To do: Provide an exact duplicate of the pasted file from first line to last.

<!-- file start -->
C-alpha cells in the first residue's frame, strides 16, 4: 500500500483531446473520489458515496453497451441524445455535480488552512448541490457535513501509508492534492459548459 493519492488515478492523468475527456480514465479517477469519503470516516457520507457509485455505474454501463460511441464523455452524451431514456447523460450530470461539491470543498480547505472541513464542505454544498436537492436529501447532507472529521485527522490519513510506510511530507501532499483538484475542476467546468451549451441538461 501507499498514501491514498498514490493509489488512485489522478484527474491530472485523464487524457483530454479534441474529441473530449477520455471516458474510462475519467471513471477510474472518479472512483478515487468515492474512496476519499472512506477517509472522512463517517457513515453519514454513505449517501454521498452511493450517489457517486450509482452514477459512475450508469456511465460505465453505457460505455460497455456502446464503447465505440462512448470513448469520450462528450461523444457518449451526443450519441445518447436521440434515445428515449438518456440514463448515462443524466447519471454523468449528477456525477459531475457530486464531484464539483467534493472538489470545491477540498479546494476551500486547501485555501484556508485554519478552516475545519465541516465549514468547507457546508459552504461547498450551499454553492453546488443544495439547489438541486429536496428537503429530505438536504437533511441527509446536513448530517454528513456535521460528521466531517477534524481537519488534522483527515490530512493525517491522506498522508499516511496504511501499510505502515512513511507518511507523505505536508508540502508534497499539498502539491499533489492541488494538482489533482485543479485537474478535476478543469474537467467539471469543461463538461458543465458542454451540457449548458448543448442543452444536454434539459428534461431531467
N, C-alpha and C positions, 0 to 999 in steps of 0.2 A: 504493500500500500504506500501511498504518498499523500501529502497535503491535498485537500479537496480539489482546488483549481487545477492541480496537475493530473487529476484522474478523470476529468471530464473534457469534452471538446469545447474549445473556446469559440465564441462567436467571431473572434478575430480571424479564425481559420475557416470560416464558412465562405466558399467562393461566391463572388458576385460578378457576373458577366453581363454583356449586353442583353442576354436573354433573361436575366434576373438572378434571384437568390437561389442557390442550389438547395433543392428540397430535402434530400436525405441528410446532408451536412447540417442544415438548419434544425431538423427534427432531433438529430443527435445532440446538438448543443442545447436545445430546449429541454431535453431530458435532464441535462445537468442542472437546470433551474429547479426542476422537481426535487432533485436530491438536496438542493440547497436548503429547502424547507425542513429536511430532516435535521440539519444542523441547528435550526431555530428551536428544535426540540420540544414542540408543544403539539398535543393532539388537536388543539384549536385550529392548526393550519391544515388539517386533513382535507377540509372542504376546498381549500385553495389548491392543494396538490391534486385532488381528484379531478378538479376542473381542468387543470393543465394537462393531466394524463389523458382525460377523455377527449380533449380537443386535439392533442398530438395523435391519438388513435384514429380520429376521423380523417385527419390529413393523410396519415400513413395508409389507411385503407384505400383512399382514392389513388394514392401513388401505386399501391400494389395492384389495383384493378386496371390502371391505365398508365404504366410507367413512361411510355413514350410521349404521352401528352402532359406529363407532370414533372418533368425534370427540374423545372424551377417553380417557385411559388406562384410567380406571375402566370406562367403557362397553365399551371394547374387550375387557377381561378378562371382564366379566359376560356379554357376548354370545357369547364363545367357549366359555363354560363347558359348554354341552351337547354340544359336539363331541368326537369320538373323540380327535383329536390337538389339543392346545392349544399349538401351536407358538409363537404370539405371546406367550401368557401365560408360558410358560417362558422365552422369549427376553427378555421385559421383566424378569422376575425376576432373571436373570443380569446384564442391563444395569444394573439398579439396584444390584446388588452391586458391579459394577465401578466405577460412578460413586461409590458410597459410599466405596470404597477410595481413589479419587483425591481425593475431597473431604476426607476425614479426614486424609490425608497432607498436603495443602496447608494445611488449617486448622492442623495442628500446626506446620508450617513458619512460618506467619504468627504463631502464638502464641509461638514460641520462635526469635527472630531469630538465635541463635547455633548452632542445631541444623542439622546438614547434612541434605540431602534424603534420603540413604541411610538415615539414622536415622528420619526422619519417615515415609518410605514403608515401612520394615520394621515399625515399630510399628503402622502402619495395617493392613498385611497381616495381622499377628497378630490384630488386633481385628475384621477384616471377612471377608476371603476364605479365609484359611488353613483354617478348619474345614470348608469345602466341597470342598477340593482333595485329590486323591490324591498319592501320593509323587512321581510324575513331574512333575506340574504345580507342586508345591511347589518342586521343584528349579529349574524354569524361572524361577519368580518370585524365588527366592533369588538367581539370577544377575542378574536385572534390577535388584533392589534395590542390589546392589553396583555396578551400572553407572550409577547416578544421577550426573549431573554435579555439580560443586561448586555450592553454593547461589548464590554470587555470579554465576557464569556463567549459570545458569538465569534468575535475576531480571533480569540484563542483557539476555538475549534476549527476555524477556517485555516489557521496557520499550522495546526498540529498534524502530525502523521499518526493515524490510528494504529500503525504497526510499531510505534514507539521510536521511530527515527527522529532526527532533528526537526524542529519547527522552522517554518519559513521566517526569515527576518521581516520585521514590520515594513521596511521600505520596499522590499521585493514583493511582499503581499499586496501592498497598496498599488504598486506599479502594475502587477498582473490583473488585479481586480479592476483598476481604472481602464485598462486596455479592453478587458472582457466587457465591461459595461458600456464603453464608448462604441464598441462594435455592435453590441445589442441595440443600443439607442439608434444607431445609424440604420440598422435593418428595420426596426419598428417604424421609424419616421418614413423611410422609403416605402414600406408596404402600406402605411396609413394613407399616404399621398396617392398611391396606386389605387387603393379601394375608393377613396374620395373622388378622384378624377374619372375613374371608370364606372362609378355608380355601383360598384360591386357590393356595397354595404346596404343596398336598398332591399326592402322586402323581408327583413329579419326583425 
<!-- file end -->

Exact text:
C-alpha cells in the first residue's frame, strides 16, 4: 500500500483531446473520489458515496453497451441524445455535480488552512448541490457535513501509508492534492459548459 493519492488515478492523468475527456480514465479517477469519503470516516457520507457509485455505474454501463460511441464523455452524451431514456447523460450530470461539491470543498480547505472541513464542505454544498436537492436529501447532507472529521485527522490519513510506510511530507501532499483538484475542476467546468451549451441538461 501507499498514501491514498498514490493509489488512485489522478484527474491530472485523464487524457483530454479534441474529441473530449477520455471516458474510462475519467471513471477510474472518479472512483478515487468515492474512496476519499472512506477517509472522512463517517457513515453519514454513505449517501454521498452511493450517489457517486450509482452514477459512475450508469456511465460505465453505457460505455460497455456502446464503447465505440462512448470513448469520450462528450461523444457518449451526443450519441445518447436521440434515445428515449438518456440514463448515462443524466447519471454523468449528477456525477459531475457530486464531484464539483467534493472538489470545491477540498479546494476551500486547501485555501484556508485554519478552516475545519465541516465549514468547507457546508459552504461547498450551499454553492453546488443544495439547489438541486429536496428537503429530505438536504437533511441527509446536513448530517454528513456535521460528521466531517477534524481537519488534522483527515490530512493525517491522506498522508499516511496504511501499510505502515512513511507518511507523505505536508508540502508534497499539498502539491499533489492541488494538482489533482485543479485537474478535476478543469474537467467539471469543461463538461458543465458542454451540457449548458448543448442543452444536454434539459428534461431531467
N, C-alpha and C positions, 0 to 999 in steps of 0.2 A: 504493500500500500504506500501511498504518498499523500501529502497535503491535498485537500479537496480539489482546488483549481487545477492541480496537475493530473487529476484522474478523470476529468471530464473534457469534452471538446469545447474549445473556446469559440465564441462567436467571431473572434478575430480571424479564425481559420475557416470560416464558412465562405466558399467562393461566391463572388458576385460578378457576373458577366453581363454583356449586353442583353442576354436573354433573361436575366434576373438572378434571384437568390437561389442557390442550389438547395433543392428540397430535402434530400436525405441528410446532408451536412447540417442544415438548419434544425431538423427534427432531433438529430443527435445532440446538438448543443442545447436545445430546449429541454431535453431530458435532464441535462445537468442542472437546470433551474429547479426542476422537481426535487432533485436530491438536496438542493440547497436548503429547502424547507425542513429536511430532516435535521440539519444542523441547528435550526431555530428551536428544535426540540420540544414542540408543544403539539398535543393532539388537536388543539384549536385550529392548526393550519391544515388539517386533513382535507377540509372542504376546498381549500385553495389548491392543494396538490391534486385532488381528484379531478378538479376542473381542468387543470393543465394537462393531466394524463389523458382525460377523455377527449380533449380537443386535439392533442398530438395523435391519438388513435384514429380520429376521423380523417385527419390529413393523410396519415400513413395508409389507411385503407384505400383512399382514392389513388394514392401513388401505386399501391400494389395492384389495383384493378386496371390502371391505365398508365404504366410507367413512361411510355413514350410521349404521352401528352402532359406529363407532370414533372418533368425534370427540374423545372424551377417553380417557385411559388406562384410567380406571375402566370406562367403557362397553365399551371394547374387550375387557377381561378378562371382564366379566359376560356379554357376548354370545357369547364363545367357549366359555363354560363347558359348554354341552351337547354340544359336539363331541368326537369320538373323540380327535383329536390337538389339543392346545392349544399349538401351536407358538409363537404370539405371546406367550401368557401365560408360558410358560417362558422365552422369549427376553427378555421385559421383566424378569422376575425376576432373571436373570443380569446384564442391563444395569444394573439398579439396584444390584446388588452391586458391579459394577465401578466405577460412578460413586461409590458410597459410599466405596470404597477410595481413589479419587483425591481425593475431597473431604476426607476425614479426614486424609490425608497432607498436603495443602496447608494445611488449617486448622492442623495442628500446626506446620508450617513458619512460618506467619504468627504463631502464638502464641509461638514460641520462635526469635527472630531469630538465635541463635547455633548452632542445631541444623542439622546438614547434612541434605540431602534424603534420603540413604541411610538415615539414622536415622528420619526422619519417615515415609518410605514403608515401612520394615520394621515399625515399630510399628503402622502402619495395617493392613498385611497381616495381622499377628497378630490384630488386633481385628475384621477384616471377612471377608476371603476364605479365609484359611488353613483354617478348619474345614470348608469345602466341597470342598477340593482333595485329590486323591490324591498319592501320593509323587512321581510324575513331574512333575506340574504345580507342586508345591511347589518342586521343584528349579529349574524354569524361572524361577519368580518370585524365588527366592533369588538367581539370577544377575542378574536385572534390577535388584533392589534395590542390589546392589553396583555396578551400572553407572550409577547416578544421577550426573549431573554435579555439580560443586561448586555450592553454593547461589548464590554470587555470579554465576557464569556463567549459570545458569538465569534468575535475576531480571533480569540484563542483557539476555538475549534476549527476555524477556517485555516489557521496557520499550522495546526498540529498534524502530525502523521499518526493515524490510528494504529500503525504497526510499531510505534514507539521510536521511530527515527527522529532526527532533528526537526524542529519547527522552522517554518519559513521566517526569515527576518521581516520585521514590520515594513521596511521600505520596499522590499521585493514583493511582499503581499499586496501592498497598496498599488504598486506599479502594475502587477498582473490583473488585479481586480479592476483598476481604472481602464485598462486596455479592453478587458472582457466587457465591461459595461458600456464603453464608448462604441464598441462594435455592435453590441445589442441595440443600443439607442439608434444607431445609424440604420440598422435593418428595420426596426419598428417604424421609424419616421418614413423611410422609403416605402414600406408596404402600406402605411396609413394613407399616404399621398396617392398611391396606386389605387387603393379601394375608393377613396374620395373622388378622384378624377374619372375613374371608370364606372362609378355608380355601383360598384360591386357590393356595397354595404346596404343596398336598398332591399326592402322586402323581408327583413329579419326583425 